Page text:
Introduction, Specifications, Availability and Pricing
Once again we have another brand of power supply on the test bench that many of our readers will know little to nothing about. FSP Group has been around for quite some time and produces a very wide variety of power supplies for consumer, professional and industrial uses all across the world. Those that have been around long enough might also recognize the brand known as Fortron Source. We've been told that some of their latest power supplies boast great performance and efficiency, so we gladly accepted the offer when FSP asked if we would like to sample a unit.
FSP sent us the AU-700 power supply, the largest of four models in the AURUM lineup. FSP claims that the AURUM family of power supplies meets the 80Plus Gold standard with 90% efficiency and goes on to say that they are also "a perfect combination of premium quality and efficiency."
Let's start taking a look at the features that our AU-700 offers and then we'll see if it has the performance to back up what it boasts on paper.
Specifications, Availability and Pricing
On the surface, the AU-700 seems like it should deliver plenty of power all the way around. It has some relatively high output minor rails and a total of four 12V rails. The 3.3V and 5V rails are both capable of 28A each with a combined output of 100W. Many would think that four 18A 12V rails would be enough, but few have probably done the math in their heads. This is only 216W of power on each rail.
Considering that a GTX 570 requires 219W and a GTX 580 requires 244W of power, a single rail of power will more than likely not be enough to power a single high-end GPU. This is just something to keep in mind when matching the AU-700 to your system's components.
The AU-700 comes with a very modest set of features. While it doesn't have everything that we check for in a power supply, it does include the most important features. A full range of protections are packed inside the FSP AU-700, even the somewhat elusive OTP. Since all of the cables are natively wired on the AU-700, we see a big X for modular cables. It doesn't affect the power supply's performance and is really more of a personal preference.
One thing that we don't find present is a 100% continuous output at 50C rating. The unit is rated for 40C, however. FSP claims the unit to be both SLI and CrossfireX certified and they seem relatively proud about the efficiency rating as well. since the unit performs towards the upper end of the 80Plus Gold rating.
FSP is quite an established brand and as such, their power supplies are readily available at most of your major online outlets. Newegg lists the unit for $124.99 with $1.99 shipping for a grand total of $126.98. It certainly isn't the cheapest unit available, but it does have a rather decent list of features going for it.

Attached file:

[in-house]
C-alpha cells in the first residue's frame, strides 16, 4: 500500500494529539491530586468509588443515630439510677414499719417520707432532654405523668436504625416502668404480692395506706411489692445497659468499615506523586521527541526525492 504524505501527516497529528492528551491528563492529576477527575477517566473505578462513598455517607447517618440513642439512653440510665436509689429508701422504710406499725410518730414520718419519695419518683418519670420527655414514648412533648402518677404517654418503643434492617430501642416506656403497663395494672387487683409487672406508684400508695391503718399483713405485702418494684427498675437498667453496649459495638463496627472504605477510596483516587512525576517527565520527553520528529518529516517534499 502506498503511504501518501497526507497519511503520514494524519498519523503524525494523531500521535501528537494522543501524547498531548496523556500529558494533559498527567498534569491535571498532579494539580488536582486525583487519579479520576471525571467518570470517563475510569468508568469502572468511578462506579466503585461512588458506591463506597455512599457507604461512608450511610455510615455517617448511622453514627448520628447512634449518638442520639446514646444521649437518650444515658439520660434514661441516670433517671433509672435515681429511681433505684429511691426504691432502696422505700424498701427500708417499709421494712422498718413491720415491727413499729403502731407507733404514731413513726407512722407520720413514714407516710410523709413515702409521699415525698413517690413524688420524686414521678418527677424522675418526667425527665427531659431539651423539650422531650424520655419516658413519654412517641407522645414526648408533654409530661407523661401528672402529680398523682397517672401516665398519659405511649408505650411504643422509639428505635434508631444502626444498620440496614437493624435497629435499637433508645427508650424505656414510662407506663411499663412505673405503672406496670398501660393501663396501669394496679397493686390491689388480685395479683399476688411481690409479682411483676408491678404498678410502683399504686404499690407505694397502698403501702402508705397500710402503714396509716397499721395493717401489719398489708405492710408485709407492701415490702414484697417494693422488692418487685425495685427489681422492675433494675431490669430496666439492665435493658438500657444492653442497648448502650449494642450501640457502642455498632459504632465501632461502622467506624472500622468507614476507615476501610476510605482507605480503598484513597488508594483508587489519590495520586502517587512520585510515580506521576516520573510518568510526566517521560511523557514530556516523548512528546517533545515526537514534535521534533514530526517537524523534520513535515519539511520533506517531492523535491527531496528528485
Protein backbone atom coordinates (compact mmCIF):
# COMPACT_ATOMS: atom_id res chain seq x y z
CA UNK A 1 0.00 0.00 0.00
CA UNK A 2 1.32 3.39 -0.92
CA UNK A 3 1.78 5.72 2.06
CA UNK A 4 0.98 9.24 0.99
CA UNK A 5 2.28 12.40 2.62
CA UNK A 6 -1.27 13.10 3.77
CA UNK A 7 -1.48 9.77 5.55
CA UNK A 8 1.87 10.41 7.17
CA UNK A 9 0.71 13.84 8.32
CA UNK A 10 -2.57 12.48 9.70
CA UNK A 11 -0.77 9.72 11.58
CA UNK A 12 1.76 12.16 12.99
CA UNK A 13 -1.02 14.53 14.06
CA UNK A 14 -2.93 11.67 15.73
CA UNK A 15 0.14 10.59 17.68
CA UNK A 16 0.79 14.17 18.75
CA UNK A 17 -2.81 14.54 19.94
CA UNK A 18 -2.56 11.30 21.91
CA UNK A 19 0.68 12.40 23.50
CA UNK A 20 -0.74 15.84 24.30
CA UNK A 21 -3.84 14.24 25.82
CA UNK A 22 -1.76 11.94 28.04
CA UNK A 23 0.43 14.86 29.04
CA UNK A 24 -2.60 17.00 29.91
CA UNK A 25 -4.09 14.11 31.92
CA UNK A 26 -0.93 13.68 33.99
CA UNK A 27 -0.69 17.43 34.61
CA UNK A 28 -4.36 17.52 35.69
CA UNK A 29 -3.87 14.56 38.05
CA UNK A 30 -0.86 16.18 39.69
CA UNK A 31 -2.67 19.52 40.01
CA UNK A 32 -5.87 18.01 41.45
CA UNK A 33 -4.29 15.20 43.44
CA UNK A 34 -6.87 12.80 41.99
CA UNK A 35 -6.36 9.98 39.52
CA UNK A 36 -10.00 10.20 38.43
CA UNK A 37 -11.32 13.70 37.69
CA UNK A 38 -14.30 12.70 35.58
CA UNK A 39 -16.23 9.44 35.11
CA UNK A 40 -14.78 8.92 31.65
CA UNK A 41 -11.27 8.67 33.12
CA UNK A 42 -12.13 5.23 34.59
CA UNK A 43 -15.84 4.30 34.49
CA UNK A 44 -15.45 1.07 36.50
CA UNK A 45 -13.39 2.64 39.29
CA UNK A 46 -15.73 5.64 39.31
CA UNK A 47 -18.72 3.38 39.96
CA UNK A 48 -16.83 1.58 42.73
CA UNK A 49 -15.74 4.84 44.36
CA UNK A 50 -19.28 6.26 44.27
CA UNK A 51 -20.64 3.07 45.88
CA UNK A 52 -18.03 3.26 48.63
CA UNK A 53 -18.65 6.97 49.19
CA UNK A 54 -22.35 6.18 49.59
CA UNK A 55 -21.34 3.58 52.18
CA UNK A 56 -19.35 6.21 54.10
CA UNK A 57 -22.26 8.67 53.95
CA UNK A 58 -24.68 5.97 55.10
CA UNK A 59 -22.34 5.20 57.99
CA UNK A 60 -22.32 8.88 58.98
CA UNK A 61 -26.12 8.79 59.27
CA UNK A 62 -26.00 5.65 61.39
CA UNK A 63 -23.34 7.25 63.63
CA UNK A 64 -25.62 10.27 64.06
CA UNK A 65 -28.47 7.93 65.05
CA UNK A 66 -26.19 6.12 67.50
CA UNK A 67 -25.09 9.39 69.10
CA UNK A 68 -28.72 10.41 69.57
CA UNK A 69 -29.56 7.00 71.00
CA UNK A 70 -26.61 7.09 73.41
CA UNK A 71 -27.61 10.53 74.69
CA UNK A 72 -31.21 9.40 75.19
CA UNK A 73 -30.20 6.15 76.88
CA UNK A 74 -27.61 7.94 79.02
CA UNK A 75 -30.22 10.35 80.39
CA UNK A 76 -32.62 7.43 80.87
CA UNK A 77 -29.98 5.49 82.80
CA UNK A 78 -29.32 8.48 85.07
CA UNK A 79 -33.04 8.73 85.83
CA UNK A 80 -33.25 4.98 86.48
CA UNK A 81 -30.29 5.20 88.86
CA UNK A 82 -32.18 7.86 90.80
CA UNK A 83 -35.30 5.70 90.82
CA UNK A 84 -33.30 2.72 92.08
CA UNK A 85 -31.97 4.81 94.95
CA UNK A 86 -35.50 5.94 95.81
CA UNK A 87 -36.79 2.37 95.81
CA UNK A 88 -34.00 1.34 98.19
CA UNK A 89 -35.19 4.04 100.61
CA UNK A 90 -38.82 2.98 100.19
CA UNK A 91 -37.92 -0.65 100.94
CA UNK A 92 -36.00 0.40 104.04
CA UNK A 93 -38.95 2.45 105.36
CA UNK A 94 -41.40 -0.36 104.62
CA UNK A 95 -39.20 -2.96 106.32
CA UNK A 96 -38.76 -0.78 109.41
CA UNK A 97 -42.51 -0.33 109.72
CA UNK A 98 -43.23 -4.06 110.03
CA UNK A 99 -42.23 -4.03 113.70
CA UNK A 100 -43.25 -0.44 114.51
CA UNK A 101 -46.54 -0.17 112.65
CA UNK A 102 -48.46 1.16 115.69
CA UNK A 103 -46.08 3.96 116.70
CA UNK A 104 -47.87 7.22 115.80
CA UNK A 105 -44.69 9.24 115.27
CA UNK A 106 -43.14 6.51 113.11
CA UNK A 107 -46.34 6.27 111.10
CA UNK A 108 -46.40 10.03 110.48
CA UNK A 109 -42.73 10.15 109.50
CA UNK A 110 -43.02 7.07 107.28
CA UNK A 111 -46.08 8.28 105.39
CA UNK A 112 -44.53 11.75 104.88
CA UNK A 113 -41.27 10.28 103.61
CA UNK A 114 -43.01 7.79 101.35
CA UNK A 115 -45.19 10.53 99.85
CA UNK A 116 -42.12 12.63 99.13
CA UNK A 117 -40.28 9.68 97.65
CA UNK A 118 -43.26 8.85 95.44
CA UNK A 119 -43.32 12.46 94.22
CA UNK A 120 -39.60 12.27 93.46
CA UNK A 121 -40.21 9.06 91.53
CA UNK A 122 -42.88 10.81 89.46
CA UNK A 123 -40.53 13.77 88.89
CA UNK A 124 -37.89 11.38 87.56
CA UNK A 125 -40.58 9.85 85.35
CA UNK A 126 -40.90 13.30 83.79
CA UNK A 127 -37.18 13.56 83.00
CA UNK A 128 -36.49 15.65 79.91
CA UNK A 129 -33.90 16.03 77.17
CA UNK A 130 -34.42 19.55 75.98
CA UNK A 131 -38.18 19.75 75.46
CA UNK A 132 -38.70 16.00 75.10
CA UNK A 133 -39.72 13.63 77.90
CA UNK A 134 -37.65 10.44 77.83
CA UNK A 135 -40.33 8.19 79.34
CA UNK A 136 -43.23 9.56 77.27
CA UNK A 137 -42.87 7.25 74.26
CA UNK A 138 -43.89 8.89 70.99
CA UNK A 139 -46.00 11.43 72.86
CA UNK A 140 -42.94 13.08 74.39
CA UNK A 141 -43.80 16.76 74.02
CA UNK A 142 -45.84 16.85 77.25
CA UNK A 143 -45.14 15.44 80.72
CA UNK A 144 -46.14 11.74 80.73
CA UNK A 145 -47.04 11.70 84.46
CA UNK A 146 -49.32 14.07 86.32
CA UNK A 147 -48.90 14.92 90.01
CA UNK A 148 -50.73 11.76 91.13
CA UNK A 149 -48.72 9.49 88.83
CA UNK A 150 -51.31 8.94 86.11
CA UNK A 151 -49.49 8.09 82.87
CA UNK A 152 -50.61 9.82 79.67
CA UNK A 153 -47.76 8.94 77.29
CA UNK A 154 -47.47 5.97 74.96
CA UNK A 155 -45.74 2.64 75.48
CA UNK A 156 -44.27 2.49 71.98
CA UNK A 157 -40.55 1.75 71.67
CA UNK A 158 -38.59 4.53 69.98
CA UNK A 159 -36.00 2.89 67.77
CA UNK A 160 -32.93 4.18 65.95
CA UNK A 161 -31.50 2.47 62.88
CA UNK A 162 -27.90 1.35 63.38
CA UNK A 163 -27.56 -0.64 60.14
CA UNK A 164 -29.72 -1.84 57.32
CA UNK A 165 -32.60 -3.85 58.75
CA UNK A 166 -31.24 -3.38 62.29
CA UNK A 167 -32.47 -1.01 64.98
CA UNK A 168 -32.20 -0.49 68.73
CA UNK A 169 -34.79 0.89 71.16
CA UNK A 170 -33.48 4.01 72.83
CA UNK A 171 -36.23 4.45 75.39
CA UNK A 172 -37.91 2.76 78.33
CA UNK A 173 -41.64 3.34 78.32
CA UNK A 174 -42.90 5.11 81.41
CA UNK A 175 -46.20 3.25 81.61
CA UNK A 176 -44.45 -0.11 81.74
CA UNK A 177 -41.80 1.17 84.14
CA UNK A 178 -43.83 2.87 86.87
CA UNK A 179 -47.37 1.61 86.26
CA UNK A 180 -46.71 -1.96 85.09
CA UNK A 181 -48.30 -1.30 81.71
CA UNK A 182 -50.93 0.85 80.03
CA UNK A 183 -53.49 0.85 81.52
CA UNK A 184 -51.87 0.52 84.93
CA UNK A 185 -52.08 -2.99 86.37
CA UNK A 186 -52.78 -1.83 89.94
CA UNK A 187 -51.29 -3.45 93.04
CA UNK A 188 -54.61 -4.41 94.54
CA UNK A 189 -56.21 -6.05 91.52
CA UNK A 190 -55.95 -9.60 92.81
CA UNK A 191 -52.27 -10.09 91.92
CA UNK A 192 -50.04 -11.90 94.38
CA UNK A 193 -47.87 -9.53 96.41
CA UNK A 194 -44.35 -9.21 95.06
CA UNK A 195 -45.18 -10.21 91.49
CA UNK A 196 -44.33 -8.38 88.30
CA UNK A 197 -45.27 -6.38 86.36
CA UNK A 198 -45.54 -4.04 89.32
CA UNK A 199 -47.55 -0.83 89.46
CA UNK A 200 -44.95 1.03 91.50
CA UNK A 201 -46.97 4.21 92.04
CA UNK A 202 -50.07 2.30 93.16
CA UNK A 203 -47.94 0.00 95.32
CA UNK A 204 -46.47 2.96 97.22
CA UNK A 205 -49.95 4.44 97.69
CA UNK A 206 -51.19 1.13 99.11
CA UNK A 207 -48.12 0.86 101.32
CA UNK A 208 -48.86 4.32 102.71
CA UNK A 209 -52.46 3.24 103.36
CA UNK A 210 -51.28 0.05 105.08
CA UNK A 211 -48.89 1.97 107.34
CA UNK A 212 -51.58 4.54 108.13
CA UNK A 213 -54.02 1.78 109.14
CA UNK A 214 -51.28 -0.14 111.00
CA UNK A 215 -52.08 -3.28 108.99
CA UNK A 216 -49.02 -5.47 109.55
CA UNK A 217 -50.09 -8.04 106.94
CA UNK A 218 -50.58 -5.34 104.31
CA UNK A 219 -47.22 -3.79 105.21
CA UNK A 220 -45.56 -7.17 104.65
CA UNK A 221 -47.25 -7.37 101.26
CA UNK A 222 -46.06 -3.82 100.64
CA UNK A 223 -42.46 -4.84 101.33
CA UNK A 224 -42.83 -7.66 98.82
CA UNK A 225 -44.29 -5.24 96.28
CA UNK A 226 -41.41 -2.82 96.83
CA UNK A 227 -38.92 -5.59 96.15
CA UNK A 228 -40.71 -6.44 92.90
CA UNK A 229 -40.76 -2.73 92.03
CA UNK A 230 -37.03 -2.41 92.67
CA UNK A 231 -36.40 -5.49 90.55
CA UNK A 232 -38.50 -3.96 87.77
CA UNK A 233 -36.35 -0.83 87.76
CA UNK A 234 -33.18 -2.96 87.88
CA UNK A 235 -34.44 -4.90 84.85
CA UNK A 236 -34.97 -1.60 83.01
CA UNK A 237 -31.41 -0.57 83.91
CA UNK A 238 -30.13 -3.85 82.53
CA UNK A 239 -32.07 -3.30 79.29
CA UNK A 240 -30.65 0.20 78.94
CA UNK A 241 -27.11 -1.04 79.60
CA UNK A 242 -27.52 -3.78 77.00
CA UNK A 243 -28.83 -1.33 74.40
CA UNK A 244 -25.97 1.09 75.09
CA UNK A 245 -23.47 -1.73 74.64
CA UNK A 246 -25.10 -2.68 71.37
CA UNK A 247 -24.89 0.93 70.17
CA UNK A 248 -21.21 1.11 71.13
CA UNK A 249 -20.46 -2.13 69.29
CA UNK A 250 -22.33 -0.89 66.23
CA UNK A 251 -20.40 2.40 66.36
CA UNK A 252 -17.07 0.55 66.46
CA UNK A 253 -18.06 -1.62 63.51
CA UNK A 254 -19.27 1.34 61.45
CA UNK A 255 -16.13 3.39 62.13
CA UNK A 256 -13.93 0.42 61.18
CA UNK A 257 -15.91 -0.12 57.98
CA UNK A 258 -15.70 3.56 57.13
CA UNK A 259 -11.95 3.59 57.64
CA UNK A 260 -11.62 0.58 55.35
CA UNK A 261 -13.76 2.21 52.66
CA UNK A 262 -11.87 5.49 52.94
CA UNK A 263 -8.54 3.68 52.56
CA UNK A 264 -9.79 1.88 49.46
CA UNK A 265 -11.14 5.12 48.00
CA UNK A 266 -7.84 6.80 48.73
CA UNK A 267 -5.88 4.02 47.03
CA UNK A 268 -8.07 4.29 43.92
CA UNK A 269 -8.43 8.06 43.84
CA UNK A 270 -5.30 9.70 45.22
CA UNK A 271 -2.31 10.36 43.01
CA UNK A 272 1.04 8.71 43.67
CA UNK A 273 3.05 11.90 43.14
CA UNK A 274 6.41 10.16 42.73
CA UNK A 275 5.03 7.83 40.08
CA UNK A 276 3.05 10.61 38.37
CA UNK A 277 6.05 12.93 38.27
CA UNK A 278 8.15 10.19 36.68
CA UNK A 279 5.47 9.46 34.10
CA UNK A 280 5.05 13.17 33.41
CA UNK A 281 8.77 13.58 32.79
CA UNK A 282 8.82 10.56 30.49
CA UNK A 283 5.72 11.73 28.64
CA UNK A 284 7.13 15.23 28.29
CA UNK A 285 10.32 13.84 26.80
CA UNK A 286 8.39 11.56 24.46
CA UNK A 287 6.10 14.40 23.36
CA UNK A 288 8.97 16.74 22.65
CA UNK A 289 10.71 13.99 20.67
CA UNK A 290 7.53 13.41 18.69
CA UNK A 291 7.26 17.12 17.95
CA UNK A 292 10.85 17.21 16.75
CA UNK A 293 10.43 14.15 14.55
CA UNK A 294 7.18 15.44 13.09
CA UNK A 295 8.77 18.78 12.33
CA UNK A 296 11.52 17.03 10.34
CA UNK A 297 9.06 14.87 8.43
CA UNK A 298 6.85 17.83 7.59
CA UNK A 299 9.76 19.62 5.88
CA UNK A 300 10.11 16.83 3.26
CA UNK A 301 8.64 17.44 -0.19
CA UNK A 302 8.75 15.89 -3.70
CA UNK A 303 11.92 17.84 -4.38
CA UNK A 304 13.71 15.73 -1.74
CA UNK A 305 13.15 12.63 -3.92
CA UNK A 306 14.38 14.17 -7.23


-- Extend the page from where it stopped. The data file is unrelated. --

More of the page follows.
FSP backs the AURUM AU-700 power supply with a five year warranty.
FSP gives you a good look at the AU-700 right on the front of the box. It has some rather unique design features as far as aesthetics are concerned.
FSP does a great job of giving you information on the back of the box. Specifications, cable lengths, connector availability and features are all here without too much marketing...until we looked closer and we spotted the section on their Arrow Flow Technology.
Arrow Flow has a catchy ring to it, but their explanation gave us the best laugh we had in a while.
Arrow-shaped ventilation makes use of Aero Dynamics and Physical properties of hot air to improve and speed up hot air extraction.
That was taken from their website and is also listed on the back of the box. Someone in marketing needs to realize that Arrow Dynamics and Aero Dynamics are two totally different things and air doesn't flow in a specific direction just because you have an arrow pointing in the direction you want it to go.
The rest of the box contains no other useful information.
Inside the Box
This is the AU-700 as packed inside the box. There was also a layer of foam over the top to protect it as well. The unit arrived in excellent condition with no damage.
FSP has placed the I/O Specification label for the AU-700 on the top of the power supply.
Both sides of the power supply display the same FSP logo and there are a few vents on each side.
The front of the AU-700 has a few Arrow Dynamic vent holes directing air upward towards the top of the power supply.
On the back we see more Arrow Dynamics going on here. The funny thing is that the power supply is actually upside down in the picture. One of the first rules of Aero Dynamics is that heat rises. Apparently Arrow Dynamics can easily change this and defy the laws of physics....